Are there several types of stress in succulents—good stress and negative stress? Yes. In general, a healthy plant under stress will retain its original form and characteristics while changing its color. A troubled, stressed-out plant will appear warped, malformed, or merely sickly.
Knowing the type of plant you have will assist you identify any problems it may be having. When subjected to intense heat or direct sunlight, some succulent plants develop scarlet tips on their leaves. The plant produces a crimson pigment (carotenoids) on its leaf to withstand the intense heat and shield itself from sunburn. We can refer to this as “positive stress” because it enhances the beauty and color of the plant rather than harming it.
However, reddish tinges on the leaves and stems of succulent plants may indicate an insect infestation, such as spider mites, which leave red stains on the plant. Additionally, the leaves would be crooked, which would indicate that something was amiss with the plant. We can refer to this as “bad stress” because the plant is genuinely suffering, and you must act quickly to preserve it.
If your plant starts to take on a reddish tint, check to see if this is a natural occurrence or if the plant is being bothered by something else.
Some plants respond well to intense light, scorching heat, and extreme aridity by turning a lovely shade of yellow-orange. This is how the plant defends itself from the harsh environmental circumstances. Because the plant is not in distress and you don’t need to act right away, this is “positive stress.”
On the other hand, excessive watering or soil that is always damp might cause a plant to turn yellow. You’ll see that the leaves have begun to discolor and have also become squishy and mushy. It’s important to address this “bad stress” before it gets worse.
Unlike “bad stress,” “good stress” is not accompanied by symptoms or indicators that the plant is in distress, such as squishy leaves.
Under “positive stress,” several plants, including the Echeveria “black prince” and the Aeonium arboreum “Zwartkop” (Black Rose), change to a lovely hue of dark purple to black. These same plants will lose their lovely coloring and turn green if you pamper them, put them in the shade, and water them frequently.
However, if you notice that some of your succulents are going black from the bottom up and losing their leaves, this is unquestionably a sign of “bad stress.” When a plant rots from the root up, this is when it. The stems decay and the leaves turn black. If you don’t respond quickly, you risk losing the plant.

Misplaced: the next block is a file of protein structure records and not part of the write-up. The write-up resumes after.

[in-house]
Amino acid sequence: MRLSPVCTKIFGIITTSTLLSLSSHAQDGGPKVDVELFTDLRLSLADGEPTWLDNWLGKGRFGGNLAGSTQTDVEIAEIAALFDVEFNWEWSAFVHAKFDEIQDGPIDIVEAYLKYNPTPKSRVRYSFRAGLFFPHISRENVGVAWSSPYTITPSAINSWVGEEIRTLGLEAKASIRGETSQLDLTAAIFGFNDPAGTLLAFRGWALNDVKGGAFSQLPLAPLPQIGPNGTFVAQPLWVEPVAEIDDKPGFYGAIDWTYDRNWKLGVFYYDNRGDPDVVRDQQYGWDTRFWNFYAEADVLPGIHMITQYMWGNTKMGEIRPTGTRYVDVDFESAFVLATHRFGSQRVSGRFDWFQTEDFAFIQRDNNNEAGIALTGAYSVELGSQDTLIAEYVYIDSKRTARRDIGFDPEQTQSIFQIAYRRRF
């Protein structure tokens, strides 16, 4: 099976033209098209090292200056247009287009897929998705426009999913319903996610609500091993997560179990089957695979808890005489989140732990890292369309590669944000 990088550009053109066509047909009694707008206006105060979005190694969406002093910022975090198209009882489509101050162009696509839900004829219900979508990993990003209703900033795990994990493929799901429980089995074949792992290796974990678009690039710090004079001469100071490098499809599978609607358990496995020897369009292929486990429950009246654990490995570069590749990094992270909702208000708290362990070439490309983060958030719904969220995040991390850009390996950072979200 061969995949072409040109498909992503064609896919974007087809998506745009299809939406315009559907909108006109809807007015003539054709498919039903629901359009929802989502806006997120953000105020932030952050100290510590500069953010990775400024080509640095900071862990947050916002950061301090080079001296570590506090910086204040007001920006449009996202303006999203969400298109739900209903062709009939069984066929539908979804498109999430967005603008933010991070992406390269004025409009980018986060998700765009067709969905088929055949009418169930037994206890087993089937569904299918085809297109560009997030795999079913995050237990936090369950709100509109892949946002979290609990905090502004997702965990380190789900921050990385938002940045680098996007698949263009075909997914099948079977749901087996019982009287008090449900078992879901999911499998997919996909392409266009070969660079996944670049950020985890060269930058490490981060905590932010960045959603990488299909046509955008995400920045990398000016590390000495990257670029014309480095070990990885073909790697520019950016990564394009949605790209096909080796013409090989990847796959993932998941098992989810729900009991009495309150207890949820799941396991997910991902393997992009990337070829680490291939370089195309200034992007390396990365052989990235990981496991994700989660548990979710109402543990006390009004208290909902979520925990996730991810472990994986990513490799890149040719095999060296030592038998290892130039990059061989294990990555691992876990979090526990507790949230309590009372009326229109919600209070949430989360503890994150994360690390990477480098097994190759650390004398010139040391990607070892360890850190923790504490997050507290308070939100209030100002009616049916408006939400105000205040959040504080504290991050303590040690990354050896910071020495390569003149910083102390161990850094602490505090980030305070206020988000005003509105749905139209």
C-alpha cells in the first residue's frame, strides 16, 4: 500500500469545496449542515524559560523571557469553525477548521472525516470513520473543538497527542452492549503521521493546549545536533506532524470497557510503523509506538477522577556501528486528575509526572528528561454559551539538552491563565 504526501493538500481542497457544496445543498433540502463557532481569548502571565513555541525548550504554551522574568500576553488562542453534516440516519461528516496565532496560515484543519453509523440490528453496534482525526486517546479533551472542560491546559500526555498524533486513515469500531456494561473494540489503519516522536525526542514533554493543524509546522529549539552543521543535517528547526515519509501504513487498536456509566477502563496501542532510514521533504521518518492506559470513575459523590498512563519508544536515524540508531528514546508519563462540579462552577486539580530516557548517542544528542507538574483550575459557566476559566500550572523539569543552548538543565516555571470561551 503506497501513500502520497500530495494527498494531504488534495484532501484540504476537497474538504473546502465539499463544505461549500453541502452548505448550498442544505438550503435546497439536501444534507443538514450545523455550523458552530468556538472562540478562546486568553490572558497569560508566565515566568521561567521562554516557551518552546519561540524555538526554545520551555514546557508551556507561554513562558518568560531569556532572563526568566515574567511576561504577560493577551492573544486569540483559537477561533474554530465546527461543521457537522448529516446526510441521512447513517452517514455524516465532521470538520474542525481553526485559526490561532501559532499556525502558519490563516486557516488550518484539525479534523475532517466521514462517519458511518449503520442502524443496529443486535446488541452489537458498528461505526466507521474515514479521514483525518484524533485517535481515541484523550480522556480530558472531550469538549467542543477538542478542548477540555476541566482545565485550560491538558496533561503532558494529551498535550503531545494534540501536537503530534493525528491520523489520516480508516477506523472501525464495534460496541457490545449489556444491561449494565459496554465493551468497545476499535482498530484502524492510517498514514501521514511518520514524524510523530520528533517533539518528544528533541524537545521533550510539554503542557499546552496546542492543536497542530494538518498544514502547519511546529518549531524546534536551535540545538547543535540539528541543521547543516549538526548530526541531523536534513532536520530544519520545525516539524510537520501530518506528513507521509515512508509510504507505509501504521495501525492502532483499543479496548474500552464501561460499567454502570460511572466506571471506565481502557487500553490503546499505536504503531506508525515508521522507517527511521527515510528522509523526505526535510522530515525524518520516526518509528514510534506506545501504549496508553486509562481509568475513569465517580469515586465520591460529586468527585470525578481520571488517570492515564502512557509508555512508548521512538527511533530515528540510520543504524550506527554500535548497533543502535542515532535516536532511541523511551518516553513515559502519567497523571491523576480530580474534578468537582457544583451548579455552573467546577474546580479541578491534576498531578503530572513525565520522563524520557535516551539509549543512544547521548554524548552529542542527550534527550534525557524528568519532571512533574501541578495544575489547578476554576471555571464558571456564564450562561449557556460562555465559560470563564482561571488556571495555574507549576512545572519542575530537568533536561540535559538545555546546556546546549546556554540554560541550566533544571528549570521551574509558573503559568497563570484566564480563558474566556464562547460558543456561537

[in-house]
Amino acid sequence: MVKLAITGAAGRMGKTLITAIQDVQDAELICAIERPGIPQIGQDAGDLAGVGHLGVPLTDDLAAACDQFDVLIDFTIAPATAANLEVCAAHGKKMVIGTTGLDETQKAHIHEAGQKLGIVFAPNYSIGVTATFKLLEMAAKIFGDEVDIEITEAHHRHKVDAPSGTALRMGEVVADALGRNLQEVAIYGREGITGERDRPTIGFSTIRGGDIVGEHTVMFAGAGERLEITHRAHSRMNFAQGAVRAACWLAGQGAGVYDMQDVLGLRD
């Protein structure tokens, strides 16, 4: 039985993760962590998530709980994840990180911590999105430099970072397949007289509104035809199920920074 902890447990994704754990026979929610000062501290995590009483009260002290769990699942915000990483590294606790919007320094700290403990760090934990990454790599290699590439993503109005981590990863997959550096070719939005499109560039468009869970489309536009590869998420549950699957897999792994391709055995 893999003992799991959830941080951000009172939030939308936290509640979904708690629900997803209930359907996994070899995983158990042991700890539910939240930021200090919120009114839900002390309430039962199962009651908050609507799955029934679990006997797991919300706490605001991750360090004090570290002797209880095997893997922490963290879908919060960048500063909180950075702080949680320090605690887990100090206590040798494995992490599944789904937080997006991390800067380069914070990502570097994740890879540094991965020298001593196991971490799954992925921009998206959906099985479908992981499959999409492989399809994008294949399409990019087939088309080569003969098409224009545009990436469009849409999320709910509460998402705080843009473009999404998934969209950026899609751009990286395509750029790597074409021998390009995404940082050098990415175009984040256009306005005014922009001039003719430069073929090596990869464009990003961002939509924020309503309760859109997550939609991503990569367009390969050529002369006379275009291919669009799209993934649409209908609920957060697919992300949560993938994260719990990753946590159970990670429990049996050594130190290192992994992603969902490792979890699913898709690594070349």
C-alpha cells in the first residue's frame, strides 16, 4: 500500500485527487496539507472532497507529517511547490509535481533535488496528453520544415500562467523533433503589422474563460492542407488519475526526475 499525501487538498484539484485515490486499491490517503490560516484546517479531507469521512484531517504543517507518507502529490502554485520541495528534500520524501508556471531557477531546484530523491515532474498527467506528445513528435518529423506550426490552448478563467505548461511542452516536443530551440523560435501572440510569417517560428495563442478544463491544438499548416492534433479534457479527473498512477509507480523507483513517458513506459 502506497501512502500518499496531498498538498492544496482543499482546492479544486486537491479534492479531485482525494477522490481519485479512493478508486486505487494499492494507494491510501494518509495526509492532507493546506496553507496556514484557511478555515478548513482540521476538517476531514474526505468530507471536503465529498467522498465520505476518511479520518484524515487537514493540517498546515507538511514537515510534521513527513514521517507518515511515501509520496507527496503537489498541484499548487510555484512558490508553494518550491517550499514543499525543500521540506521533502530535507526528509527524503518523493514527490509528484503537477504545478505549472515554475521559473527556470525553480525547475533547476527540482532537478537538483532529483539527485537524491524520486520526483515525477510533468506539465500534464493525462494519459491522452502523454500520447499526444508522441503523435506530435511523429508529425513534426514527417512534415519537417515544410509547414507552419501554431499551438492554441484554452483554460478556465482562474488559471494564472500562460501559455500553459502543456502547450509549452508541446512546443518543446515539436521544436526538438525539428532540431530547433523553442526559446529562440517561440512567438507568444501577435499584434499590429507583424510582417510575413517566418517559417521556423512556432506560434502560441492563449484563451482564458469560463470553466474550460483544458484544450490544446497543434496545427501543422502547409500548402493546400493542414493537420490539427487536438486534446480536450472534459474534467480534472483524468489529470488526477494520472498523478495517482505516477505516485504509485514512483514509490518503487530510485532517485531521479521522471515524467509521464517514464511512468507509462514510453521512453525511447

Knowing your plants well enough to determine if they are experiencing good or bad stress doesn’t take much time. You would eventually be able to distinguish between them.
The one with green foliage is newly potted in new potting soil and kept in the shade.
The third tree, which has crimson leaves, receives little water and has less fertile soil.
As more water and shade are provided, the leaves become lighter and greener, as seen in the second shot.
The most recent was taken following a particularly wet winter. The plant’s darker purplish coloration has been removed, and it has become more green.
What should one do if a succulent turns red?
It’s not essential necessary to put your succulent through a fair amount of stress. Some growers of succulents choose to keep their plants indoors, away from potential stressors.
However, stress becomes an essential component of the equation if you want to observe your plant’s genuine appearance in a different environment.
Here are several methods you can use to put your plant under stress and induce a crimson tint.
Increase time spent under the sun
Over time, many varieties of succulents become greener the longer they stay indoors. This is especially true if your home doesn’t have enough natural light.
As a result, the most crucial thing you should do is expose your plant to more sunshine if your goal is to get your succulent to turn from green to red.
As much as six hours of direct light exposure will cause many succulents to turn crimson.
Expose to temperature extremes
Succulents generally prefer temperatures between 60 and 80 °F to grow. Species will differ in their individual preferences, with some able to endure temperatures as low as 40F or as high as 90F.
Succulents that are soft or fragile and are native to dry environments develop deeper hues when exposed to heat. On the other hand, hardy succulents are native to alpine temperatures. And exposure to temperatures between zero and forty degrees can cause a significant shift in hue.
Be aware, nevertheless, that your succulents may suffer from temperature extremes. Your succulents may become too hot or too chilly.
Choose the right soil mix
Utilizing the appropriate potting mix will help you facilitate a shift in your succulent’s color.
Your succulent’s soil should ideally contain at least 50% inorganic material. The potting mix won’t drain properly if the soil contains an excessive amount of organic matter.